As the Congress and the White House try to come to terms on bringing what the federal government spends and what it collects closer to each other, listen for loose talk. There's bound to be plenty of it on all sides of the debate.
This year, the government of the United States will spend a trillion dollars more than it takes in from your taxes and other revenues. A trillion. It's an amount that even during the huge deficits of the Ronald Reagan and George W. Bush presidencies, would have been unthinkable.
Republicans headed to a decisive takeover of the House and took back several seats in the Senate by selling voters on the idea that the government can't continue on that path. The deficits have to be reduced, said voters. President Obama says he agrees. Senate Majority Leader Harry Reid says he agrees. House Speaker John Boehner says he agrees. And now the search is on for ways to spend less money.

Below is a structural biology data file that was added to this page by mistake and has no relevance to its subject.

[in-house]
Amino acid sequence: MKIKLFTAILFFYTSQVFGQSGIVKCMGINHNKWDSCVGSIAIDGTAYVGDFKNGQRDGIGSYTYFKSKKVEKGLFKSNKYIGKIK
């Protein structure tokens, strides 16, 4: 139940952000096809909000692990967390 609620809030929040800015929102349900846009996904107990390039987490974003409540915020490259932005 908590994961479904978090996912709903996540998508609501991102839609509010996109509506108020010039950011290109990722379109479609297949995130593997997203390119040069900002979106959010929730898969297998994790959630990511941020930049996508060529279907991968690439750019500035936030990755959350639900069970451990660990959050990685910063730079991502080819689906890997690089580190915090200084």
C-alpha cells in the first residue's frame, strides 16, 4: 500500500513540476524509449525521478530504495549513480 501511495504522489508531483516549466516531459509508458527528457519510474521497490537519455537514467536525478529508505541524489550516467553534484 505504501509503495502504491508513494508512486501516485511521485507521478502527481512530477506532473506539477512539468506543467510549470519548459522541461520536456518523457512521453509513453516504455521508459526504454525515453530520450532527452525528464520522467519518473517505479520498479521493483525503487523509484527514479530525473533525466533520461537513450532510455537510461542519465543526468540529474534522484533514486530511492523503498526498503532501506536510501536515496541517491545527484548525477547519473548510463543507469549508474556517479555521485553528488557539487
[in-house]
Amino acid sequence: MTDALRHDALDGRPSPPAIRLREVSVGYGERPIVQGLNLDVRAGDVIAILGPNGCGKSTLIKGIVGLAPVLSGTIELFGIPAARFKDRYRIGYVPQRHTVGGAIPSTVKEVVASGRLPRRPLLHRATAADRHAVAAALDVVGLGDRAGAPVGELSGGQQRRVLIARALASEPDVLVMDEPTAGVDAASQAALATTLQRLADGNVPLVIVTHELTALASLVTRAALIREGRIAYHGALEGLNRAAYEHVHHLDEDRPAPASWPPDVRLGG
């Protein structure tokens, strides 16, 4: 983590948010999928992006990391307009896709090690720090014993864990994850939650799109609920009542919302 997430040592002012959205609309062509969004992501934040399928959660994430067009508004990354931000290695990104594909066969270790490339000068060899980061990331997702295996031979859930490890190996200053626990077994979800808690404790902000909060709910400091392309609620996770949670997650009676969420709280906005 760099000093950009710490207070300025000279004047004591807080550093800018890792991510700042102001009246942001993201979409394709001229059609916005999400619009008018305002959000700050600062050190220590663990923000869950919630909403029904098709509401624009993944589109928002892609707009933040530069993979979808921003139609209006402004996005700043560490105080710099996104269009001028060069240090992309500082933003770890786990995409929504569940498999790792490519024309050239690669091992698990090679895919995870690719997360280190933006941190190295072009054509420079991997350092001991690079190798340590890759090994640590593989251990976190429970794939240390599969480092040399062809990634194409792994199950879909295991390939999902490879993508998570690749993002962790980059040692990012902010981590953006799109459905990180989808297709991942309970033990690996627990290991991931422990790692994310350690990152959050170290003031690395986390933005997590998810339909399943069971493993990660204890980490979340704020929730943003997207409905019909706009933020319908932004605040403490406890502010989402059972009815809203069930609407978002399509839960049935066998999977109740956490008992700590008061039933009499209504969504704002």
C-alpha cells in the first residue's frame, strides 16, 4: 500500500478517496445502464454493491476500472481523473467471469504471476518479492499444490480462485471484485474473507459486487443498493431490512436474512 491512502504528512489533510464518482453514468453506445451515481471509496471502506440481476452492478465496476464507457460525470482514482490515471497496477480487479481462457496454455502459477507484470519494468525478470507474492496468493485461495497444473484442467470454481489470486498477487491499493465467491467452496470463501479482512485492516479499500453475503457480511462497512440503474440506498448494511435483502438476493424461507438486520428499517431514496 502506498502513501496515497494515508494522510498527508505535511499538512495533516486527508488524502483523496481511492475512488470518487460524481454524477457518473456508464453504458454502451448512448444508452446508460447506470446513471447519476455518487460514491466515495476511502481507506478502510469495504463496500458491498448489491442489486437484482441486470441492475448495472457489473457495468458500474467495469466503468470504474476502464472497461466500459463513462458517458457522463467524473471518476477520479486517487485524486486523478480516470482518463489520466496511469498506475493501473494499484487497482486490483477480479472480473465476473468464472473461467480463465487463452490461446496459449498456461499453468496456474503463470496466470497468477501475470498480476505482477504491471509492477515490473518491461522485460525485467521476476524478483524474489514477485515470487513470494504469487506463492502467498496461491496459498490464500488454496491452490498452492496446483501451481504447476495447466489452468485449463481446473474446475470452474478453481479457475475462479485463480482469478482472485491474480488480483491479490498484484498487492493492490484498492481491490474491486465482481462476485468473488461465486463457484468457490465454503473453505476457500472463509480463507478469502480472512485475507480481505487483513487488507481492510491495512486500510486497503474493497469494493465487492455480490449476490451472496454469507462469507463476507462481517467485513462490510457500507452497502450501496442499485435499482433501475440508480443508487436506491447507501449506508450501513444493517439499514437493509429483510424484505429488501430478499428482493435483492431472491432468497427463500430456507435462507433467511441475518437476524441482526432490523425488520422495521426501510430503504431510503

It is in this context that Social Security comes up again and again. After all, it's pointed out, the program is already committed to paying out more benefit to today's retirees than today's workers are paying in. Eventually, all the money the system has loaned to the federal government will be exhausted, and the system will be "broke." So Social Security, that line of reasoning goes, will only add to the deficits as Washington struggles to bring them down.